Nick Greene was a friend, mentor and guardian of the discipline known as anesthesiology. To say that Nick was unique in so many ways just begins to describe this man who sustained an unblemished academic career throughout his professional life and into his final days. The list of his accomplishments is impressive, and the terms and extent of his service are remarkable, but these accounts and lists of contributions can be found elsewhere. We wish to focus on Nick as we knew him best, as our anchor and Editor-in-Chief, the individual who laid the foundation for the recent development of Anesthesia & Analgesia from a relatively obscure publication to arguably the most highly respected clinical journal in the field.
First, let us consider the impact of Nick the man. After all, it is the writer who makes the story. Nick was, above all else, convinced that the only way for anesthesiology to grow in stature as a specialty, and to emerge from its modest beginnings as a purely clinical practice, was for anesthesiologists to do meaningful and rigorous research. His enduring passion was to prove that anesthesiologists belonged in the university setting along with all other disciplines (1,2). One could not simply declare this, however; one had to prove it. Proving it was accomplished by earning the regard of other academicians through the hard work, creativity, and determination to conduct research of interest to everyone, not just to anesthesiologists. Nick was unrelenting in his insistence on hypothesis-driven research that extended far beyond the narrow interests formerly confining anesthesiology. If we were to select the most valuable lesson of the many we learned from Nick, it would be the importance of designing, conducting, and disseminating work that reaches beyond traditional boundaries to lift all of science.
Those of us who served with him on editorial boards marveled at the time Nick devoted to “getting it right.” As Editor-in-Chief he would remind “his editors” that any paper to be published must meet three immutable criteria: 1) originality, 2) importance, and 3) clarity. Of these three, it was to clarity that he personally attended most vigorously, regardless of who had written or edited the manuscript. Every single paper submitted to “his journal” was hand-edited by the maestro himself. Thus, the journals for which Nick served as Editor-in-Chief had a very clear, direct, unmistakable style, and every author fortunate enough to work with him undoubtedly continues to maintain a folder full of Nick’s carefully edited manuscripts as a guide to scientific writing at its best. Conversely, Nick also had the reputation of writing “rejected manuscript” letters that actually made the unfortunate authors feel good. He was, indeed, a very kind and thoughtful person.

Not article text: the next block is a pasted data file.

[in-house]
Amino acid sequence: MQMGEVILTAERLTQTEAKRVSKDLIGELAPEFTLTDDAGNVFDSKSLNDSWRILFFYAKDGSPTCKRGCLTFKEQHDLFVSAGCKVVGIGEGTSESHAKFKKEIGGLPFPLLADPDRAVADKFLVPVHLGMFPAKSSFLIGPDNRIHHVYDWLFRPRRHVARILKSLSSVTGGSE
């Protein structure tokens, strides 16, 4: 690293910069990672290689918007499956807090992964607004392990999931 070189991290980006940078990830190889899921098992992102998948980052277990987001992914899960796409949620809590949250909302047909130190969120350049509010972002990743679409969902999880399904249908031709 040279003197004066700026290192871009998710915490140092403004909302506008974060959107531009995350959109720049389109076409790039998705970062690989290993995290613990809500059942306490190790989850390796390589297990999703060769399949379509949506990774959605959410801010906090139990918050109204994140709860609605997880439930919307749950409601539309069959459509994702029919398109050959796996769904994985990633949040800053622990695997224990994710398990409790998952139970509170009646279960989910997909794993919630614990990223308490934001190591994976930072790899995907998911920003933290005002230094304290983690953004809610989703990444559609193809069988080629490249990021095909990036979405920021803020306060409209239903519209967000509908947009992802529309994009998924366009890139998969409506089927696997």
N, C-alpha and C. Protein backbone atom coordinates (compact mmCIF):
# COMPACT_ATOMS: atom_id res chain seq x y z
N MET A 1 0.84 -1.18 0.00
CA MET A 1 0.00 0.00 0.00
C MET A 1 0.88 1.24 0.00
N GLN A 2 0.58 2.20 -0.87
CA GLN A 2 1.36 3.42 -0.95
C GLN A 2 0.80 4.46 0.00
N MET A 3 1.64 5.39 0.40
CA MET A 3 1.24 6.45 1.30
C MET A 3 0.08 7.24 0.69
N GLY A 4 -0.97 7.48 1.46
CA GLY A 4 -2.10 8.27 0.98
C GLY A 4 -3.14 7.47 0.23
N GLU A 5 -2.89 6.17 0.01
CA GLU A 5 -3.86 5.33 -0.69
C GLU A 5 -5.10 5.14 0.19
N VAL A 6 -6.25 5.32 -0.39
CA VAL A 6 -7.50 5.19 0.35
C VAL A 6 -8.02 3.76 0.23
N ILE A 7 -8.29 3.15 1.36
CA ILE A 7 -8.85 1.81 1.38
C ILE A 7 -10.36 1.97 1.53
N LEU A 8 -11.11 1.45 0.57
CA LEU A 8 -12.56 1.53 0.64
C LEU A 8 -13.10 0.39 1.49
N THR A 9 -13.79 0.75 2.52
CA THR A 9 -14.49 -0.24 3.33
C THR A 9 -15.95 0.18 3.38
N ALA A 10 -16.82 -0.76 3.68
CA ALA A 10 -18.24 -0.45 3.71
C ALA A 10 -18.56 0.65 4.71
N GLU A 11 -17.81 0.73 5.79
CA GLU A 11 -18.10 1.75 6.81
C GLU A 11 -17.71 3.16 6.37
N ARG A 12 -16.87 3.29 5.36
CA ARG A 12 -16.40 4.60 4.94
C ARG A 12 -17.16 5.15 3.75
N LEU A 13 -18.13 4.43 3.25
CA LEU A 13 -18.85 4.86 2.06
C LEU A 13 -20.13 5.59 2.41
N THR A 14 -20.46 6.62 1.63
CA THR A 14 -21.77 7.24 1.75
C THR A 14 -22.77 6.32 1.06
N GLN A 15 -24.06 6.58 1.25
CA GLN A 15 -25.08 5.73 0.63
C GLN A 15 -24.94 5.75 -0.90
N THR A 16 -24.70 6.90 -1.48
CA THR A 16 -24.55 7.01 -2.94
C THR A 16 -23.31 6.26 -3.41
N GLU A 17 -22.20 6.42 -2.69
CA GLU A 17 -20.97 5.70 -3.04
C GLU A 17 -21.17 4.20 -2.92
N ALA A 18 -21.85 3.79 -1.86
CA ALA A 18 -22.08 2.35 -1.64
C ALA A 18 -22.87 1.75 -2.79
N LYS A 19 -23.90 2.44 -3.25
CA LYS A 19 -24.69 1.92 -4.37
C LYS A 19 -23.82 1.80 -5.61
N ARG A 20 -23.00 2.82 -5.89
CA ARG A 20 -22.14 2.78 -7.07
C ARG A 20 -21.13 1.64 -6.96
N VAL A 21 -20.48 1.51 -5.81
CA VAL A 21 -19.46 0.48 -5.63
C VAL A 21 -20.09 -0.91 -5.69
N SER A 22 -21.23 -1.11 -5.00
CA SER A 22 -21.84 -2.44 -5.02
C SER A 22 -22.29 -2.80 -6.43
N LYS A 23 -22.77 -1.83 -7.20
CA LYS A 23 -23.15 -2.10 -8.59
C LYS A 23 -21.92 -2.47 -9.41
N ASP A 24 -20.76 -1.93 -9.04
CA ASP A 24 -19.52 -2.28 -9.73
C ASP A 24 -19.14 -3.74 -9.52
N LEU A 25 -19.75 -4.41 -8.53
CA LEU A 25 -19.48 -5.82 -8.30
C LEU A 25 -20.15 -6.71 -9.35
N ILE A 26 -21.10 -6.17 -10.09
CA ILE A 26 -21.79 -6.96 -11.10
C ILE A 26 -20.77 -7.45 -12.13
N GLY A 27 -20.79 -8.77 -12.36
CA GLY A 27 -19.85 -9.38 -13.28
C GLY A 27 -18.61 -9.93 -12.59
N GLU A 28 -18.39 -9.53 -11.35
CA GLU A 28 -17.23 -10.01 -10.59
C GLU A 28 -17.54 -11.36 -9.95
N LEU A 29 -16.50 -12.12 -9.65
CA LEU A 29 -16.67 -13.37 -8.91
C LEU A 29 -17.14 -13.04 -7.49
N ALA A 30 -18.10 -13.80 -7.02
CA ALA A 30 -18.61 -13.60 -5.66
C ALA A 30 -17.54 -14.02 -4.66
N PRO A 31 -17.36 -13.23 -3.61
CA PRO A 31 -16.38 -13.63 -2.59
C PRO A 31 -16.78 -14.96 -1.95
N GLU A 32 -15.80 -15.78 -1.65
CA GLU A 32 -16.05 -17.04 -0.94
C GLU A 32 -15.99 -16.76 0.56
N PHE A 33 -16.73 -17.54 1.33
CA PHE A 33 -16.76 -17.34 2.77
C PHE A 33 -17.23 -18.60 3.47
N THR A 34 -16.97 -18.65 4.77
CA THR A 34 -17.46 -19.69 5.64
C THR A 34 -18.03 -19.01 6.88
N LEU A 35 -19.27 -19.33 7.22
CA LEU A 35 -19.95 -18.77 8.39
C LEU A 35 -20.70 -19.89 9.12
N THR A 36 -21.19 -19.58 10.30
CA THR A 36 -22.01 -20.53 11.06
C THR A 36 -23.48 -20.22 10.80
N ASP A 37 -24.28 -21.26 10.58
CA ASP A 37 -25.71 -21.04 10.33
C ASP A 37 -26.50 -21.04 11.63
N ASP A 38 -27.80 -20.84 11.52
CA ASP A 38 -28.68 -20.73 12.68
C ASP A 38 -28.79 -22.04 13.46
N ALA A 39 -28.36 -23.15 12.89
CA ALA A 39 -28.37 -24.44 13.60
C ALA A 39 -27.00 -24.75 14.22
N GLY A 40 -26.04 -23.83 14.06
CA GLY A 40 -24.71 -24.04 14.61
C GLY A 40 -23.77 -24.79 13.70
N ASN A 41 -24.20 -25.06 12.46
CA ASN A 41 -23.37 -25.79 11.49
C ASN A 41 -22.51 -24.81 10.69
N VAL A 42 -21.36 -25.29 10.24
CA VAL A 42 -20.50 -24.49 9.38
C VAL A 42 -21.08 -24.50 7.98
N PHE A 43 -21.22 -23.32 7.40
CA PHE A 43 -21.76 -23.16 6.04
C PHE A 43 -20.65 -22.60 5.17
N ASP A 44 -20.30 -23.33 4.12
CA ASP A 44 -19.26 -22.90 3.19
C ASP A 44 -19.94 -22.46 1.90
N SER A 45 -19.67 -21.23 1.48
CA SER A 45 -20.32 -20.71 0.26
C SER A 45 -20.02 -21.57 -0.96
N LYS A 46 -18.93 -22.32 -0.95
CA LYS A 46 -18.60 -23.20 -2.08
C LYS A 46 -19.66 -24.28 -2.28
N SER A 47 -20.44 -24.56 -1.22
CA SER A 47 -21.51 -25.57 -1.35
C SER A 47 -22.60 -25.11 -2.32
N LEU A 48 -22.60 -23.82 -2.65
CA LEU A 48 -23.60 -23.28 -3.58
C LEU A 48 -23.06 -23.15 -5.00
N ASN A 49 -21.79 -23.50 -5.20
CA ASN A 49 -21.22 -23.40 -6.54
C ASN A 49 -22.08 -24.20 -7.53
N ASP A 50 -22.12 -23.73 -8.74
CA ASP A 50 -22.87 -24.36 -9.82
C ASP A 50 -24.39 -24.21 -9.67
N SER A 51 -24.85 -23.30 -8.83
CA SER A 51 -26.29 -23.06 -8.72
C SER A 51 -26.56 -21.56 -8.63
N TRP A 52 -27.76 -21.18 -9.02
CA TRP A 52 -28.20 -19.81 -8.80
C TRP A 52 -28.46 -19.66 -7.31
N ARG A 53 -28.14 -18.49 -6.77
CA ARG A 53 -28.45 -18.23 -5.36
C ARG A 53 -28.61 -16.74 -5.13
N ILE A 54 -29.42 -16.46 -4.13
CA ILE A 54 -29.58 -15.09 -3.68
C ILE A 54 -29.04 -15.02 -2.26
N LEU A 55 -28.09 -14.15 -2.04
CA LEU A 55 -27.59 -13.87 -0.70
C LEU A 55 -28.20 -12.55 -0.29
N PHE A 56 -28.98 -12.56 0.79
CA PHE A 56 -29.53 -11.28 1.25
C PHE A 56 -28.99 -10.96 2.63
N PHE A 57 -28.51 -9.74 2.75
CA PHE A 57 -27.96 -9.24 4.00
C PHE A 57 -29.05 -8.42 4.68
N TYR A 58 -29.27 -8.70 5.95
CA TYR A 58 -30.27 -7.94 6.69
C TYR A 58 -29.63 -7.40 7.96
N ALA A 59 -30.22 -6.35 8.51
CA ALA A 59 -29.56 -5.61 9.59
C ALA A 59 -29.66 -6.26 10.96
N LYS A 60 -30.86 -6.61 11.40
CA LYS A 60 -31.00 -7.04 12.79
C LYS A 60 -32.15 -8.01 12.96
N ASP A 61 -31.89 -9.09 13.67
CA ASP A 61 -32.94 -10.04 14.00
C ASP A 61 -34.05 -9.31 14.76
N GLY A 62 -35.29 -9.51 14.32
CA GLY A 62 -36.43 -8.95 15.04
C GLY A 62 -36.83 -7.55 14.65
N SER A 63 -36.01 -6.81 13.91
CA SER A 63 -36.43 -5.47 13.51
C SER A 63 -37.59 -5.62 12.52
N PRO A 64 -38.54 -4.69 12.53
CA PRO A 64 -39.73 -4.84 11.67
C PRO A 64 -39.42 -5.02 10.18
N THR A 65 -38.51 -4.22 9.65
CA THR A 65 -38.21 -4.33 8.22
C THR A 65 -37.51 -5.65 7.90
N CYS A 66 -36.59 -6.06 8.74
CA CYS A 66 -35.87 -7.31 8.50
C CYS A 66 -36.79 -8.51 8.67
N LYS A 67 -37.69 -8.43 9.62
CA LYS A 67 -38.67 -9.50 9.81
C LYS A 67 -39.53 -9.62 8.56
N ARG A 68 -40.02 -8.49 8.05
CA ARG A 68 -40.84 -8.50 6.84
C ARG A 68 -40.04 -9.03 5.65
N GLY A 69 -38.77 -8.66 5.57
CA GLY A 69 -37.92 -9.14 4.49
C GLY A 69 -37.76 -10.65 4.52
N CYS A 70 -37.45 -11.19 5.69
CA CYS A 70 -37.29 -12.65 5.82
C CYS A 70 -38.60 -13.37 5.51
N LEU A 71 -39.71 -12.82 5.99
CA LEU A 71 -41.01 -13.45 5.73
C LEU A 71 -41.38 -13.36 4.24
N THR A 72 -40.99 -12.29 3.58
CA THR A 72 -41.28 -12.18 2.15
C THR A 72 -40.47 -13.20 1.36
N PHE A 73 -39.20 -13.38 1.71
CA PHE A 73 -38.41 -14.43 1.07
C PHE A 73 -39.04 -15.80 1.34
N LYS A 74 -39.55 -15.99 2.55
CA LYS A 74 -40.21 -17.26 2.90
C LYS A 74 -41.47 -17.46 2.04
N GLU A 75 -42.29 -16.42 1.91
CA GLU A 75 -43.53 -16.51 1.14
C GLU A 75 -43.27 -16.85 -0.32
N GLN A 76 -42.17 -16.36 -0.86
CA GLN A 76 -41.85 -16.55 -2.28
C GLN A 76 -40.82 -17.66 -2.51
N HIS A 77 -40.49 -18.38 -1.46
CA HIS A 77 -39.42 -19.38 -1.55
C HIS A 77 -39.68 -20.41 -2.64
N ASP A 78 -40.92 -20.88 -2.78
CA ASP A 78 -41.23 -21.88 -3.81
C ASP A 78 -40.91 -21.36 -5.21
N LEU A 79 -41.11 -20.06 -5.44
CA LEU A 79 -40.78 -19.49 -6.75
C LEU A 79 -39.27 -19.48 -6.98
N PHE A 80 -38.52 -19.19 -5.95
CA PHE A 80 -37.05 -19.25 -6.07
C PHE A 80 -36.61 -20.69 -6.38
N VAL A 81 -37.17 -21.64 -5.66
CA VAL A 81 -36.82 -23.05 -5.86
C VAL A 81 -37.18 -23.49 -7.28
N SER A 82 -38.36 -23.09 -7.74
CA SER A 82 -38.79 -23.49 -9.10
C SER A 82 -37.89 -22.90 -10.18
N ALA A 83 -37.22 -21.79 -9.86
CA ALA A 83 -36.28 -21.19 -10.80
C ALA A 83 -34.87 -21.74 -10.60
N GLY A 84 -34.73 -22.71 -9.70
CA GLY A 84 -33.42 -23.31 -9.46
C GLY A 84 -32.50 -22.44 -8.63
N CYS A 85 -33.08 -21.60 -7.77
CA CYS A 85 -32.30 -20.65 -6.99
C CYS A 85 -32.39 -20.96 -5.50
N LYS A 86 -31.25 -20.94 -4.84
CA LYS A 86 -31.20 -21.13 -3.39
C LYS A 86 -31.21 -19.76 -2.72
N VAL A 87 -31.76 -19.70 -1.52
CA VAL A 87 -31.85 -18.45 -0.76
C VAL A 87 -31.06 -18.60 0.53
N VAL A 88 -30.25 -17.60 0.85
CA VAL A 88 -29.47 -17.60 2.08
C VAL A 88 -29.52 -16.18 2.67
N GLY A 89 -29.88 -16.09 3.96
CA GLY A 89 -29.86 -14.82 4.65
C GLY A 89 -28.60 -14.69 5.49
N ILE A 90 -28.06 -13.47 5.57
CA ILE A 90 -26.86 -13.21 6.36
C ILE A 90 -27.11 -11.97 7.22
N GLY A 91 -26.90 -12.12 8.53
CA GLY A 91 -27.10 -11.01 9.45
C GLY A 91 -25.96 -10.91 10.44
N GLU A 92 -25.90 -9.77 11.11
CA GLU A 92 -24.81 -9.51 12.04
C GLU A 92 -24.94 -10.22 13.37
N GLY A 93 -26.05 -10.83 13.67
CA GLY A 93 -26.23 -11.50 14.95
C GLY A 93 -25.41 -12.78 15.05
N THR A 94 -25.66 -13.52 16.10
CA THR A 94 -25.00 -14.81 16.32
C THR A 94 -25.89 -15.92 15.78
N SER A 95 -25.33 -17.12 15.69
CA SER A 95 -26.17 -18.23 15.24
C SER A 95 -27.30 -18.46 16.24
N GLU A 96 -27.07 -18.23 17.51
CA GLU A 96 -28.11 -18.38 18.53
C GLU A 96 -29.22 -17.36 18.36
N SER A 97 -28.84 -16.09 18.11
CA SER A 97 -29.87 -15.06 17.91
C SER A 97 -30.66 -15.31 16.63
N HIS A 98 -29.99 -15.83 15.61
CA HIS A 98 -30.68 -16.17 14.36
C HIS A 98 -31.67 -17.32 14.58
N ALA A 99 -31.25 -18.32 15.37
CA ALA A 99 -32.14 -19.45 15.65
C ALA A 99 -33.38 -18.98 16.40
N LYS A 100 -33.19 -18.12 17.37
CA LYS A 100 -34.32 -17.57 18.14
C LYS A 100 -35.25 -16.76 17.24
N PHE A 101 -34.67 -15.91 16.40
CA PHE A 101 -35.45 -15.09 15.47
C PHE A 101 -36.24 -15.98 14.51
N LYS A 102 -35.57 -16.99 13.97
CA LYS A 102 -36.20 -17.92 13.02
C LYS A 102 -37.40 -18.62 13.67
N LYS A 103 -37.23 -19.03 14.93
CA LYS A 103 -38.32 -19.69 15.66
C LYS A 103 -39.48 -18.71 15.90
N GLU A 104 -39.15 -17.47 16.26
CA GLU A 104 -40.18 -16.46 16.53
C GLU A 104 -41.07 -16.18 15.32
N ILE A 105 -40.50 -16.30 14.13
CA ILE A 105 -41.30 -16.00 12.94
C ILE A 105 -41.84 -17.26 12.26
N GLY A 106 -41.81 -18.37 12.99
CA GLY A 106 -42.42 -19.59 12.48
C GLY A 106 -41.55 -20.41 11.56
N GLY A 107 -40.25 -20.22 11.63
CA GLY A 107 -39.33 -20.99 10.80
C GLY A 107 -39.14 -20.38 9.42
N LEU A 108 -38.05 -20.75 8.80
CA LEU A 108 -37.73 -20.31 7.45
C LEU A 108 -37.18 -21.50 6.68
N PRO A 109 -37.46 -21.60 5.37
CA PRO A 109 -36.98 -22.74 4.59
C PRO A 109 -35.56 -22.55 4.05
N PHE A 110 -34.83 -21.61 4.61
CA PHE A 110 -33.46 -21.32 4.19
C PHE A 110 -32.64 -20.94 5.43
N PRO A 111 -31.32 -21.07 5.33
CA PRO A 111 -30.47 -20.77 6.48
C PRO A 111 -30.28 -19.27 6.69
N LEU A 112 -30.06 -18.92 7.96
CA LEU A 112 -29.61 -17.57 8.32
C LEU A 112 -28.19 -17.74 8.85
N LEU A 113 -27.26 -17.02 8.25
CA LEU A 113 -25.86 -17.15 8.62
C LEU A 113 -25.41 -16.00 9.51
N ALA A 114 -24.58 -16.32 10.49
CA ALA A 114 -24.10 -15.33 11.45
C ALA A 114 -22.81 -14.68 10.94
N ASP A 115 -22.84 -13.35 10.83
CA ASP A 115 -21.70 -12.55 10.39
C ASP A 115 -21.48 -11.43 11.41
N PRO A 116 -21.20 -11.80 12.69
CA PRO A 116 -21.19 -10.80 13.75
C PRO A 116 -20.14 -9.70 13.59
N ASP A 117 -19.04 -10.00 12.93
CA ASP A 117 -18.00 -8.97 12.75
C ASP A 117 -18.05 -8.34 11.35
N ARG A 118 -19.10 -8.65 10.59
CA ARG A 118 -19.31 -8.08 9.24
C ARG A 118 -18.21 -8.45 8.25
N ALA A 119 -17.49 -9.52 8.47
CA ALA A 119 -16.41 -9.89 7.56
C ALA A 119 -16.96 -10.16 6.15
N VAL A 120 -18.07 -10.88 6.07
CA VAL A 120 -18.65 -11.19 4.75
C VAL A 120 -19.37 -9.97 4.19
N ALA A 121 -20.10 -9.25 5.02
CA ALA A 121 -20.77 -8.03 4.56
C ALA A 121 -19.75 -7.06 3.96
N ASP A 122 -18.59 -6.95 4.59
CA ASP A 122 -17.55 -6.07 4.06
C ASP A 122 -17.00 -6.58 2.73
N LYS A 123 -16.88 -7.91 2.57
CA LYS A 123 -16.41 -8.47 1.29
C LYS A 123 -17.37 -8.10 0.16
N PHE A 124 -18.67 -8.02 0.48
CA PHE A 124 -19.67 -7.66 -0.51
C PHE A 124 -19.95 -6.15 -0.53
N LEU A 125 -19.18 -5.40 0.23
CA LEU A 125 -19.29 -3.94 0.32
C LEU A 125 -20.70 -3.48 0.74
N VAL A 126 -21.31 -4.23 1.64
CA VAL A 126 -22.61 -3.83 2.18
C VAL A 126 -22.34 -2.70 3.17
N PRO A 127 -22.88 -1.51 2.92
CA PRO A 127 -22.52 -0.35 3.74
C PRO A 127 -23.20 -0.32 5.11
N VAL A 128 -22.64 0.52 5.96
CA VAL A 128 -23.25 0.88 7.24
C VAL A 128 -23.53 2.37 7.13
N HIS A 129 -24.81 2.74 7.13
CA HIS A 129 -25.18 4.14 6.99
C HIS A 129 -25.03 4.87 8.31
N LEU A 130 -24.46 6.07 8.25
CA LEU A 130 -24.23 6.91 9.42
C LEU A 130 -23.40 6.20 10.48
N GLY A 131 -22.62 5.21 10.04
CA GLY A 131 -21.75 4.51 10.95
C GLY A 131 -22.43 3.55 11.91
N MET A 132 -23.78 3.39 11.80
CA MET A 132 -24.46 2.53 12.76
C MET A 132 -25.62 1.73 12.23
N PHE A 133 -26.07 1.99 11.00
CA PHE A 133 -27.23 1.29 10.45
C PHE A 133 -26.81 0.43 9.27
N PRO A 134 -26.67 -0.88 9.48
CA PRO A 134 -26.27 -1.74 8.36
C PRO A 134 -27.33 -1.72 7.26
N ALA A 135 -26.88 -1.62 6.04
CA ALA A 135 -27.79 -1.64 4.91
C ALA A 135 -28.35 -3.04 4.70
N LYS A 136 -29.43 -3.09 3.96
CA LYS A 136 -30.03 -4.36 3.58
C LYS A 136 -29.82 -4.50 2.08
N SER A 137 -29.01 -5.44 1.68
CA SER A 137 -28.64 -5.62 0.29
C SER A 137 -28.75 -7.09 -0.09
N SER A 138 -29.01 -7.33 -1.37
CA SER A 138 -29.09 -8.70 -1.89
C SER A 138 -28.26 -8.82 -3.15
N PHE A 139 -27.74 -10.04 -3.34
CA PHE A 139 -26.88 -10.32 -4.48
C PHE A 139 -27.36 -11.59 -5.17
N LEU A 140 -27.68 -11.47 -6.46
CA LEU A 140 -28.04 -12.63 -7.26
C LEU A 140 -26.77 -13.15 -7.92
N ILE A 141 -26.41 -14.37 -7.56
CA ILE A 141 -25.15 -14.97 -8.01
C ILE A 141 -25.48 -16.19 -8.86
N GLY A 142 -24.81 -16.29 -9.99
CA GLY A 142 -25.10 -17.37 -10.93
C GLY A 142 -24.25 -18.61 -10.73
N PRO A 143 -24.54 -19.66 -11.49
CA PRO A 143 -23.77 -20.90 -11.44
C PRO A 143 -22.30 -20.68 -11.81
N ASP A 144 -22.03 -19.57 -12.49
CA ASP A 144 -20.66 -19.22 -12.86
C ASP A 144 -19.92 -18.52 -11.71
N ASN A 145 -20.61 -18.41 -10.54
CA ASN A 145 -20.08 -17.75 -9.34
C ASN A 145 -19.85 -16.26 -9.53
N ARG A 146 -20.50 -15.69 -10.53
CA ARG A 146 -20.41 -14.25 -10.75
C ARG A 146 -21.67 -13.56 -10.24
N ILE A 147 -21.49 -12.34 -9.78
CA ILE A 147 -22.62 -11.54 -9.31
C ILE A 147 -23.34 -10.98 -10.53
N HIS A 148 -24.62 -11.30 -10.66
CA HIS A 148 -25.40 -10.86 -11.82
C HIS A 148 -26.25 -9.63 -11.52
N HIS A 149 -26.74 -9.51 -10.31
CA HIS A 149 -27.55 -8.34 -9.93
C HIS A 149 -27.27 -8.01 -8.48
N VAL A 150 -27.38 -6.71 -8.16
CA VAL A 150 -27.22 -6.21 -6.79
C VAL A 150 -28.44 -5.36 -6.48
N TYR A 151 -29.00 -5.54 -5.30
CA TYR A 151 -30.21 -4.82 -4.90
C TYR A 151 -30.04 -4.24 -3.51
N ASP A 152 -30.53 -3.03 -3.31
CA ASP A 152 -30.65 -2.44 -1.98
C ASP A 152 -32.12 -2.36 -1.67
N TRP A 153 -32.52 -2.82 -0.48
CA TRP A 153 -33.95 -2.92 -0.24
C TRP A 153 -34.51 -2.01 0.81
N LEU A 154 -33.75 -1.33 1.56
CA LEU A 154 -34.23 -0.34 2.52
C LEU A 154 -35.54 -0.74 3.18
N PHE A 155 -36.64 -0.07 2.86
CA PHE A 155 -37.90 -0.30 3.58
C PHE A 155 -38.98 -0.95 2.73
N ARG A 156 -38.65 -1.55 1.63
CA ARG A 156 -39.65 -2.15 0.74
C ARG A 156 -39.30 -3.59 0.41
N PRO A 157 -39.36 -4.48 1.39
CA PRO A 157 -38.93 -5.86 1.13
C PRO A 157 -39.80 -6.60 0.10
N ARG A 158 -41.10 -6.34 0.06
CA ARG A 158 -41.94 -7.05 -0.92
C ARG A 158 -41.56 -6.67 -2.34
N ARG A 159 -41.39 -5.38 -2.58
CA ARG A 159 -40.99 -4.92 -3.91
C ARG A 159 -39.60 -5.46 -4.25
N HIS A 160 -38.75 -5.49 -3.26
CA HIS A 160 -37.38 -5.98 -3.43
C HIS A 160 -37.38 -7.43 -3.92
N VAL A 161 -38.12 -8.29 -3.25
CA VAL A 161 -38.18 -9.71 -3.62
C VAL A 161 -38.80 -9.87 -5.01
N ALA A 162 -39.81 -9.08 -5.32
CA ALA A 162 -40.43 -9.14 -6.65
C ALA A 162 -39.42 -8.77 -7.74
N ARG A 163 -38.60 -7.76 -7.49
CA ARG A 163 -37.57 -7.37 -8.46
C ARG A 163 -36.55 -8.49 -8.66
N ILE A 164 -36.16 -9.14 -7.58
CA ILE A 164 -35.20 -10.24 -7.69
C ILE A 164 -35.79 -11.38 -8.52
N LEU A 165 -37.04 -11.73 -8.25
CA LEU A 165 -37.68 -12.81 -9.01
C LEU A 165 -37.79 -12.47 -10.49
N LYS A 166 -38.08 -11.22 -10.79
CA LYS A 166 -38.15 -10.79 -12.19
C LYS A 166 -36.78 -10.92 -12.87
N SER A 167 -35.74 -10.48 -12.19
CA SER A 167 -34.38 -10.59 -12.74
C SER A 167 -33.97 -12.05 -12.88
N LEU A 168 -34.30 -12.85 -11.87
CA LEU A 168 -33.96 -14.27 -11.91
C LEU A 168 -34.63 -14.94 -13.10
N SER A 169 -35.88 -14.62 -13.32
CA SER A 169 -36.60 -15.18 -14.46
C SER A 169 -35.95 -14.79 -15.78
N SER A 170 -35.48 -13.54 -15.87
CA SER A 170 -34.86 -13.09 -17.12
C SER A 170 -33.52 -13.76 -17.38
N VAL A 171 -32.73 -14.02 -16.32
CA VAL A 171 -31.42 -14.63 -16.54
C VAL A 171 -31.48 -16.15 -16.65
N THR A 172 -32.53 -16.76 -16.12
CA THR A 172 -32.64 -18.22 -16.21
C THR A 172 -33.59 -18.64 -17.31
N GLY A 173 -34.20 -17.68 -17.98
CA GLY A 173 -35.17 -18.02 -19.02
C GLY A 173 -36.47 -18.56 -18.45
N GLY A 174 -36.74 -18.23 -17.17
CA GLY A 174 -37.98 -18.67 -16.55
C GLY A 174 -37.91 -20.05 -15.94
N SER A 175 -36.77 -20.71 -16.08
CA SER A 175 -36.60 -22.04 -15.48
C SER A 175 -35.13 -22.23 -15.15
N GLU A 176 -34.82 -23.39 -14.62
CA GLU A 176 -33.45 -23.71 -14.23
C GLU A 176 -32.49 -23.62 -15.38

Another remarkable, often controversial, and certainly challenging aspect of being one of Nick’s editors was that of enduring, if not embracing, his unchangeable belief that anesthesiologists were just that—anesthesiologists. We were not permitted to rest comfortably in our sub-subspecialist roles. Thus, cardiac anesthesiologists were required to review obstetrical anesthesia papers, and all protests were answered by “If you don’t understand it, how can anybody else?” So we spent our time reviewing papers not focused on our own narrow areas of expertise but encompassing the broad horizon of anesthesia. Through this process we learned, and perhaps we helped others along the way. That was Nick’s intent.
A fond remembrance of Nick’s annual editorial meetings was the process through which new editors were chosen. Nick always had a portable blackboard on hand for this project. A long list of names appeared on the front, and one by one, through a process that only our leader could truly divine, we would condense the field to our final selections by slowly erasing names. It was widely believed, but never proven, that if his chalk board were turned around there would be the same final names on the back of the board; Nick always got the editors of his choice. This is not to say that there were no elements of democracy in these meetings, but Nick was skillful and devoted to shaping the future of his journal through the rigorous and well-planned selection of editors. He unerringly navigated a direct course of progress in every endeavor he pursued. So it is perhaps in this context that we will remember him most fondly—the complex role of friend, mentor, and leader played flawlessly by this gifted Editor-in-Chief. Nick Greene was, quite simply, a man of words for whose memory no words can truly do justice. He will be greatly missed.
1. Greene NM. Anesthesiology and the university. Philadelphia: Lippincott, 1975.
2. Reves JG, Greene NM. Anesthesiology and the academic medical center: place and promise at the start of the new millennium. International Anesthesiology Clinics, v. 38, Spring. Philadelphia: Lippincott Williams & Wilkins, 2000.